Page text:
Culture: crucial for mental survival of people struck by disasterPhoto Iwana Chronis

Culture is not a luxury?

CER offers ‘first aid’ to global cultural heritage that has been damaged or destroyed by man-made or natural disaster. CER considers culture to be a basic human need and therefore an essential element of humanitarian emergency relief. Culture can provide a sense of hope and consolation for people in need, and is therefore crucial for the mental survival of people struck by disaster.

The earthquake that hit the North West of Pakistan on 8 October 2005

CER immediately started an investigation via the network of the Prince Claus Fund to identify objects of cultural heritage that were affected by the quake. As the winter season had already started in these mountain areas, the North West of Pakistan was inaccessible for further research until the start of Spring 2006. At the request of the Prince Claus Fund, a team of archaeologists from Lahore – headed by Yasmin Cheema – started an inventory of the damaged cultural properties in the affected area in April 2006. CER generally seeks to offer assistance to cultural heritage within six months after a disaster The earthquake in Pakistan showed that each emergency situation is different and therefore each CER action should be considered in terms of the feasibility of these specified periods.

The flooding of several rivers in Surinam in May 2006

In cooperation with the Stichting Surinaams Museum and the Stichting Gebouwd Erfgoed Suriname, CER currently does research in the affected regions in Surinam. Its goal is to identify cultural heritage that has been damaged or destroyed by flooding. The cultural heritage mainly concerns traditional wooden architecture, altars, ceremonial sacrificial places and burial grounds. These cultural properties are all eligible for support: CER understands cultural heritage as material, formal and informal. That is to say, all objects of cultural significance for communities.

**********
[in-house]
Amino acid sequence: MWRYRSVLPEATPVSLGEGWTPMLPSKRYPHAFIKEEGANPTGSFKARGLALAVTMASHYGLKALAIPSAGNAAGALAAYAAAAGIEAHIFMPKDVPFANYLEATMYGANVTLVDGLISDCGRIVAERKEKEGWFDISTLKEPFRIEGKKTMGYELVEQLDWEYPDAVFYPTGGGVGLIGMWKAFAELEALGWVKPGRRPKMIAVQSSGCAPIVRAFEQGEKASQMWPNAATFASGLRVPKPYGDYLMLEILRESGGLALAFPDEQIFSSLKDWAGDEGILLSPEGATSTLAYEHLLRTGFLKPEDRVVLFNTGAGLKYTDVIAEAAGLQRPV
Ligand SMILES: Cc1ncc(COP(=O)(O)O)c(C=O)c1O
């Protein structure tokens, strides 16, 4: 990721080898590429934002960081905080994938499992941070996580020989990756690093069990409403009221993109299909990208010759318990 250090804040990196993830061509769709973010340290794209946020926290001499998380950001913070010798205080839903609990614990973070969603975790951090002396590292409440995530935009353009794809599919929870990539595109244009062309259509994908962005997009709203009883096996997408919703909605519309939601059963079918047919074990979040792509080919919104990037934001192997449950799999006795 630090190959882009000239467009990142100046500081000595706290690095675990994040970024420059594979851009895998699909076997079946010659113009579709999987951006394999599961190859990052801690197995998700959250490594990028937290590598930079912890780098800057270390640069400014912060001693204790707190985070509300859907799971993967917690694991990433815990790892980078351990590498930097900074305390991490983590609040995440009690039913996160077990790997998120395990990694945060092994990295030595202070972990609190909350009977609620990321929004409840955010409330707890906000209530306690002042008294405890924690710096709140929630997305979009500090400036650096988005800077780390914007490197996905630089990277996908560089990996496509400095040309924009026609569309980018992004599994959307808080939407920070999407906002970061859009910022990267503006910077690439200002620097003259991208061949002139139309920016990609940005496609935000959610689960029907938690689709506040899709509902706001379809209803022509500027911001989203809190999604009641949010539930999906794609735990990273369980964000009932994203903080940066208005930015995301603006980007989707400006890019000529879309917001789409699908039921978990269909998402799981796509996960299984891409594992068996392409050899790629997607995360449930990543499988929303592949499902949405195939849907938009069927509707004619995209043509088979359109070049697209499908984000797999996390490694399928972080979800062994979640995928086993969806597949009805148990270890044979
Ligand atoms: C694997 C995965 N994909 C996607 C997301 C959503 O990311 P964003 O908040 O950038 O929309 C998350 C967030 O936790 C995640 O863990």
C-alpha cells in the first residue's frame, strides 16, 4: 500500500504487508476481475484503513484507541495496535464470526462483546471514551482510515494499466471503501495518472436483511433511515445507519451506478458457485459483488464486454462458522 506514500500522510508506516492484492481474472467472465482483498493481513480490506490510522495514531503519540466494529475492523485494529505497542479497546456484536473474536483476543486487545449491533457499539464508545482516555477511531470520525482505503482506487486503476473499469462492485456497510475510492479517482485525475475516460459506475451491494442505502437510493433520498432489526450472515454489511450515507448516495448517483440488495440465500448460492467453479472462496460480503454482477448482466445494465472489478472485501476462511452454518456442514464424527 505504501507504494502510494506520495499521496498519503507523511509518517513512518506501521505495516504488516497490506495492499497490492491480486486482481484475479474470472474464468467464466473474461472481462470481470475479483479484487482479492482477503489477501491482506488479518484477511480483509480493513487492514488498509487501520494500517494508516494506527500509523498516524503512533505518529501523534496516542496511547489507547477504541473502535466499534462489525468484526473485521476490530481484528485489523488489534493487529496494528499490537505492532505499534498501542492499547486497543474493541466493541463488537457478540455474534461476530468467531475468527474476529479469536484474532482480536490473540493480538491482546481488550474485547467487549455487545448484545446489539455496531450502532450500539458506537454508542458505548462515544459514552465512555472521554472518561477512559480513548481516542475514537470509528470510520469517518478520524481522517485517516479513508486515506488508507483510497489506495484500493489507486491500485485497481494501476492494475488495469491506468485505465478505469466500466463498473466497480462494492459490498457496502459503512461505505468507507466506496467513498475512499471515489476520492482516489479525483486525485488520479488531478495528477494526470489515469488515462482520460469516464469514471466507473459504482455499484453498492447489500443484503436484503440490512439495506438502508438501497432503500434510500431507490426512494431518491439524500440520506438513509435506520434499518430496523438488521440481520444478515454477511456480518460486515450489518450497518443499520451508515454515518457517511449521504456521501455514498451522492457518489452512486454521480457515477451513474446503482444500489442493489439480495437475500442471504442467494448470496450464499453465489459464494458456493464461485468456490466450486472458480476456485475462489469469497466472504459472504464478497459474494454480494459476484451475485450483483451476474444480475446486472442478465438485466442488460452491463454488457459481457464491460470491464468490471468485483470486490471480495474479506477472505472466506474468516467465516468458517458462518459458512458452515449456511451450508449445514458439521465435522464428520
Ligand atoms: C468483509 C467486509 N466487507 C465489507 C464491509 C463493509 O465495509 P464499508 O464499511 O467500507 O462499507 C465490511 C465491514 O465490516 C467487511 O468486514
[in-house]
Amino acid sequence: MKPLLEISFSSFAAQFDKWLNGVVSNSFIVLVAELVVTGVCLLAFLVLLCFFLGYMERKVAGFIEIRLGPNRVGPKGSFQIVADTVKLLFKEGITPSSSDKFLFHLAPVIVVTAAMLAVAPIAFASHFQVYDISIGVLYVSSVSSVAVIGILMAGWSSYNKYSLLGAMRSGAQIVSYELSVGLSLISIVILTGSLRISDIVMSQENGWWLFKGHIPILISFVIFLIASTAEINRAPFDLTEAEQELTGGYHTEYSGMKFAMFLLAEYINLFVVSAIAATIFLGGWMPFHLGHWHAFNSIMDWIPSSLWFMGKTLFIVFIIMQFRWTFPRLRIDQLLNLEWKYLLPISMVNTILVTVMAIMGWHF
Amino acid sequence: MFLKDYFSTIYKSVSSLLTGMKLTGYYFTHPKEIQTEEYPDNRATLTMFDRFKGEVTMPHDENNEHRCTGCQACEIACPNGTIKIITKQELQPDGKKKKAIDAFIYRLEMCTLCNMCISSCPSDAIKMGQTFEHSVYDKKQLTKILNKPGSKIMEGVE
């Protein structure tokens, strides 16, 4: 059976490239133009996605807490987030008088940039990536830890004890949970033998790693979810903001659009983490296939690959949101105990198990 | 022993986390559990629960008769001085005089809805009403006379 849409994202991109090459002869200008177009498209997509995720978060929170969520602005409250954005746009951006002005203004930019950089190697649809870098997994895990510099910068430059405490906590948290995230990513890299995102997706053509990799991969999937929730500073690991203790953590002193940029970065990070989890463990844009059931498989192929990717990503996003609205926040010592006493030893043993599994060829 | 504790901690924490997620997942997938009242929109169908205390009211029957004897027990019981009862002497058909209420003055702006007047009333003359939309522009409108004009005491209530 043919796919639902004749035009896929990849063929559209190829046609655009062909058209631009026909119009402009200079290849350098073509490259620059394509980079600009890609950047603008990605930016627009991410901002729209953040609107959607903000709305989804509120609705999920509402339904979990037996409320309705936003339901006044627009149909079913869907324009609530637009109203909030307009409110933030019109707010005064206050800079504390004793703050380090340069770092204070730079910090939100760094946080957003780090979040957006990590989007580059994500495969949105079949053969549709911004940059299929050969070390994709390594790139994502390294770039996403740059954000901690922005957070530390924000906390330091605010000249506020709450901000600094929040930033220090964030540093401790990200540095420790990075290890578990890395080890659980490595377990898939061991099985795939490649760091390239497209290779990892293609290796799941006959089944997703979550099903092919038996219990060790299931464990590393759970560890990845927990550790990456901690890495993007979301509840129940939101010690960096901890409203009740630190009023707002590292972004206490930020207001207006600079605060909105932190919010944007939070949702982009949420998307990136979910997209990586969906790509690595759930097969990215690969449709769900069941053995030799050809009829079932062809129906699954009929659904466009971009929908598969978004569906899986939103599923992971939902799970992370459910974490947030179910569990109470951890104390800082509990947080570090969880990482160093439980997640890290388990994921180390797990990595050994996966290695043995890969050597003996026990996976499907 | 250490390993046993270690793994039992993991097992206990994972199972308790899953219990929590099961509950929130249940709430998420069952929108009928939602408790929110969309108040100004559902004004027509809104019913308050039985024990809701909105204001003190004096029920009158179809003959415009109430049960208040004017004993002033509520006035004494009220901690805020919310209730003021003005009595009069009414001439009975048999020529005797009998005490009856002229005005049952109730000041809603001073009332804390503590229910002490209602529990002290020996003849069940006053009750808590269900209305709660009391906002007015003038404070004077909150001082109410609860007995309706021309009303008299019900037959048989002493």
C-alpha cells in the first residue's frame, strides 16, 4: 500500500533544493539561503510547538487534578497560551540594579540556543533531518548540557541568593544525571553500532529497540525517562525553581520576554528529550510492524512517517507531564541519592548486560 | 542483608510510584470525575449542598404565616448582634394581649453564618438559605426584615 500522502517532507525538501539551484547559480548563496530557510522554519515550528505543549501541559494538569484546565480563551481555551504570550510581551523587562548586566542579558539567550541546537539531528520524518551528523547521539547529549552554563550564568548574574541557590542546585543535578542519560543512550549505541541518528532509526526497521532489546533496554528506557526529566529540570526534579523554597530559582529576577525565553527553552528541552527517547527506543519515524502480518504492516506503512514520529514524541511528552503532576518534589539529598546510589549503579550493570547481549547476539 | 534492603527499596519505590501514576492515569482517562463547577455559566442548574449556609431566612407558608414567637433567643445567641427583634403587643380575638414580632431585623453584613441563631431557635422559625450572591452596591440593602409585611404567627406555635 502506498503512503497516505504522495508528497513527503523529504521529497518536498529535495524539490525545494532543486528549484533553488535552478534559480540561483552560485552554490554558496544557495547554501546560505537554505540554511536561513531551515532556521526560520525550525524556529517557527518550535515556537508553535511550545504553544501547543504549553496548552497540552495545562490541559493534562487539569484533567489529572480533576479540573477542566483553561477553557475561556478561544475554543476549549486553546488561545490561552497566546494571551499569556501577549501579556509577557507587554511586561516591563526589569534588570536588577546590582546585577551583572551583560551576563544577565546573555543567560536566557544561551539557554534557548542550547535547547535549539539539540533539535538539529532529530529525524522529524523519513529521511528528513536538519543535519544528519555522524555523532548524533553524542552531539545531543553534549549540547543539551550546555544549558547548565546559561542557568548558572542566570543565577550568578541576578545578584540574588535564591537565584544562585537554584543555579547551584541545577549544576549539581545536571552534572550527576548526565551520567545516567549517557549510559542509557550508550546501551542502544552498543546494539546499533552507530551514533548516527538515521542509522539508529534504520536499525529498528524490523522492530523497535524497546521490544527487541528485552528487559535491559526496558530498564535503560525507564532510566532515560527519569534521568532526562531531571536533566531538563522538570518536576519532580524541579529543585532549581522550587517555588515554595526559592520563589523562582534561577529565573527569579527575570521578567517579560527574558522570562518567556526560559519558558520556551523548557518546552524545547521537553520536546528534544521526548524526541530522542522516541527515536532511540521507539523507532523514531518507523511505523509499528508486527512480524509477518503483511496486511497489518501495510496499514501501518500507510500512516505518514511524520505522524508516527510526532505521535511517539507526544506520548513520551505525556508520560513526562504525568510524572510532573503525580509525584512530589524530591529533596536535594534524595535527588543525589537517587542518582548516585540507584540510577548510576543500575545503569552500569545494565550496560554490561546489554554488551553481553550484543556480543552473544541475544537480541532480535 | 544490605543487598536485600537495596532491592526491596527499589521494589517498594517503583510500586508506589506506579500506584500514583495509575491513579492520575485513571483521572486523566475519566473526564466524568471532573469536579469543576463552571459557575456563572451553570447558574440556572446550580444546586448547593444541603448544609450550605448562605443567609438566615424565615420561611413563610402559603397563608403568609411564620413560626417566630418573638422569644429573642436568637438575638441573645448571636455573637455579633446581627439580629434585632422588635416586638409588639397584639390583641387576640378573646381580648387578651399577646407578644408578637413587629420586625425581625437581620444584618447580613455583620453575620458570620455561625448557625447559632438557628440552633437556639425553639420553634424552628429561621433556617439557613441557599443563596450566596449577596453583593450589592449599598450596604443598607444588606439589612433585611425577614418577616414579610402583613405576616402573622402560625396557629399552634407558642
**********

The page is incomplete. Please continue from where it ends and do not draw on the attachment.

The recent earthquake in Yogyakarta, Indonesia

Immediately after the earthquake, several individuals contacted CER for support to rescue objects of cultural heritage in the Yogyakarta region. The quake not only cost many lives, also buildings and cultural properties were destroyed, including some on the World Heritage list. Immediately following the disaster, heritage organisations– in cooperation with the International Council on Monuments and Sites (ICOMOS) –carried out an assessment of the situation. Based on this assessment, CER will undertake emergency relief actions.